Wednesday, July 24, 2013

An Agent's Inbox #24

Dear Ms. Smith,

I see that you are seeking books with minority characters. While my main character is Black and his best friend is Hispanic, the book isn’t about race. Instead, it shows these boys as boys, enjoying the mysteries of the world around them.

Eleven-year-old Mike is determined to become NASA’s youngest astronaut. He daydreams of being a superhero and saving colonists from space monsters. But in reality, he tiptoes through the halls and hides from the school bully.

Then he meets Grimon, a blue alien wailing over his doomed job because he’s been called home and can’t complete his research. Figuring experience with real space creatures will guarantee a NASA job, Mike offers to help. Candies from a shiny red dispenser will show what planets humans could visit without turning orange or hiccuping forever, but they come with a side effect of temporary superpowers. Maybe even bully-stomping superpowers.

Speed, strength, and invisibility--sweet. Frog legs and belching zoo-animal noises, not so cool.

Mike records the results until creepy Federal agents show up. As a frogboy, Mike spies on the agents morphing into extraterrestrials determined to capture anyone who knows of their existence. If he wants to become a real hero, Mike must overcome his urge to hide and save his friends--and worst enemy--from a four-armed, snout-faced alien wielding the Interstellar Remote Control of Everything, or they’ll all end up frozen in a stasis field at the bottom of a haunted mine.

MIGHTY MIKE AND THE ALIEN PEZ DISPENSER is a MG Sci-Fi/Adventure, complete at 44k. It should appeal to those who enjoy the quirky humor of Nathan Bransford’s Jacob Wonderbar series.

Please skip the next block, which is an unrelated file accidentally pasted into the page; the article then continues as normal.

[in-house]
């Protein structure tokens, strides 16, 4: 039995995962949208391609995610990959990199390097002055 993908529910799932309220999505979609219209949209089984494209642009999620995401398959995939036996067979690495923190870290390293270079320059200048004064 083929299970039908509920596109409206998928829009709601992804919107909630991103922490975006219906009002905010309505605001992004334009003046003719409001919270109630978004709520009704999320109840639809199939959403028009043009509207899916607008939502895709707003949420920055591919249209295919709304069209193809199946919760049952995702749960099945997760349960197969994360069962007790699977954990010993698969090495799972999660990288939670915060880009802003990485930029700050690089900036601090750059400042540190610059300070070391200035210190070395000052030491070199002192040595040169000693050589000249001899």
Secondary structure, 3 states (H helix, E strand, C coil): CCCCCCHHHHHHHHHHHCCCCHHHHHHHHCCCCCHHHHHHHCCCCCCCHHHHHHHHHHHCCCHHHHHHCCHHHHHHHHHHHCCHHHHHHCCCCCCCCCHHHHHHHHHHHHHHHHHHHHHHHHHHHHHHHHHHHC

I have a degree in Physics (both Mike and I would have loved to participate in the NASA microgravity experiment) but currently train endurance horses in beautiful Colorado.

Thank you for your time.

M.M.


MIGHTY MIKE AND THE ALIEN PEZ DISPENSER

Mike crammed his Space Camp application and “C-” history quiz into the Tweety Bird backpack that would never be as cool as The Avenger’s Hawkeye, no matter what Mom said. The zipper jammed on the pages, so he flung the half-closed pack over his shoulder and sprinted from the classroom before the bell finished ringing. He burst through the front doors and dashed toward the community park.

Chest heaving, Mike slipped into the woods. He skidded down a bank covered with last year’s leaves and plunked onto a half-rotted log behind a massive oak tree. Pebbles followed him and splashed into a puddle.

Mike stared at the ripples. Hiding like a wimp sucked, but it was safer than being found by Brutus and his gang. The sixth-grader kept The List of Chumps to Be Pounded After School. Thursday was piƱata-Mike day.

Only outer space would be safer than Space Camp. Two more months and he’d be on his way: Space Camp, then on to becoming NASA’s youngest astronaut. Bullies wouldn’t be allowed in space, right?

After the science-fair judge labeled his zero-gravity omelet-maker as brilliant and called Mike the next Einstein, Brutus chanted Afro-Einstein for weeks. This totally baffled Mike since his close-cropped hair didn’t look anything like Einstein’s wild tufts.

The pool stilled into a mirror. A shadow loomed over Mike’s watery reflection. He leapt to his feet--right into the puddle--ready to block Brutus with his backpack.

Except it wasn’t Brutus.

Mike stumbled backward.